Ready, Set, Learn: Tips for Successful Virtual Learning

Having a designated space to do schoolwork can help children be successful. (Shutterstock photo)

For many families, the first week of school has looked a lot different than it has in years past. After all, who needs new shoes and a book bag when your school is inside your home and on a computer? As we embark into this new terrain, taking a minute to evaluate a few factors for how to make your child as successful as possible will be worth your time. 

Create a designated space

There may be spaces in our homes that we are not utilizing and can be repurposed to serve as your child’s designated space for learning. In our home, we chose to transform our currently underutilized dining room into a classroom. We purchased some budget friendly bins to organize materials and labeled each bin to make it easy for my daughter to locate what she needs and where to put it back when she is done. 

If you do not have a full room to transform, consider getting a rolling cart for a mobile school station. That station can then be moved from location to location based on the available space for learning.

Consider your seating options

Making sure your child is supported in their chair while learning will help tremendously in their ability to attend and be successful. While your child is seated in their chair, check to make sure they are following the 90-90-90 rule. This means your child should have a 90 degree angle at their ankles, knees and hips. You can modify seats you already have by putting a small stool under the child’s feet, a pillow behind their back and making sure their computer is at eye level. 

There will be plenty of time to sit to do virtual learning, but thinking ahead to other positions the child can assume while learning will help to increase the amount of time they can pay attention. Making a space for standing work, lying on their stomach, or sitting on a ball on the floor can all help.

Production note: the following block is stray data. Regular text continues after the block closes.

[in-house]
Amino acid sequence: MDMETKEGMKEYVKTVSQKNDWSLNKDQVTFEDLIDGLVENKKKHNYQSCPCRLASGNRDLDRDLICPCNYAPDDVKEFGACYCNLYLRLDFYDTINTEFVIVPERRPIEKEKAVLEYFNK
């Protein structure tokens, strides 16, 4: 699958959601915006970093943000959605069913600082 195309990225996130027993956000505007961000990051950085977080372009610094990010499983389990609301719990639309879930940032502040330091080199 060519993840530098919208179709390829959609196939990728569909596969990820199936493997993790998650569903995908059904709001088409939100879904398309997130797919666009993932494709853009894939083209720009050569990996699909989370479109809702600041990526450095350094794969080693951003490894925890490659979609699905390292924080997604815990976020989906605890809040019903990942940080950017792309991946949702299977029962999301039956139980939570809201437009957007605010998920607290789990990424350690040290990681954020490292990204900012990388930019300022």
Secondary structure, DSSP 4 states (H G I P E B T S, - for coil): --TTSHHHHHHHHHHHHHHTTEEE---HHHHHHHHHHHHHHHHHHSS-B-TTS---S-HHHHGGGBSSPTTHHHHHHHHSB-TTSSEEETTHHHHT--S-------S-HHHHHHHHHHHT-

Make a sensory station 

Even adults need to move and fidget while they are learning for long periods of time, so make sure your child has appropriate resources on hand. In our home, we use the Zones of Regulation to help with self-regulation skills. Identifying the tools my daughter needs through the Zones of Regulation, such chewy necklaces, a wiggle cushion, and noodlin’ noodle’ stretchy strings, helps her to stay on track while learning. 

Pack a lunch

Especially for parents who are also working from home while their child is virtually learning, this tip will save you a lot of time! Clear an easily accessible shelf in the fridge and/or pantry that your child can visit when it is time for their lunch or snacks. Pre-packing their lunch and prepping snacks ahead of time will allow your child to grab what they need and eat on their time without having to wait on you to get that ready for them. 

Teach organization and independent skills

Building self-sufficiency by organizing and learning independently is a great skill for school-aged kids to master. Children will be expected to manage their time and learning resources in ways they were not previously expected to do. Spending time to help your children figure out how to organize and maintain those systems will help them to feel successful and confident in managing their learning. 

Use your resources

As a parent and an occupational therapist, I know that being a parent and professional is a challenging dual role to navigate. If you find that your child is resistant to learning these skills from a parent, reach out to other resources and professionals that can help your family get set up for virtual learning! A trained occupational therapist can help assess how your child learns best and what additional supports might be needed to help make virtual learning successful for your family. 

Brittni Winslow has a master’s degree in occupational therapy and is executive director and owner of Emerge Pediatric Therapy in Cary and Durham. She and her husband have three young daughters.

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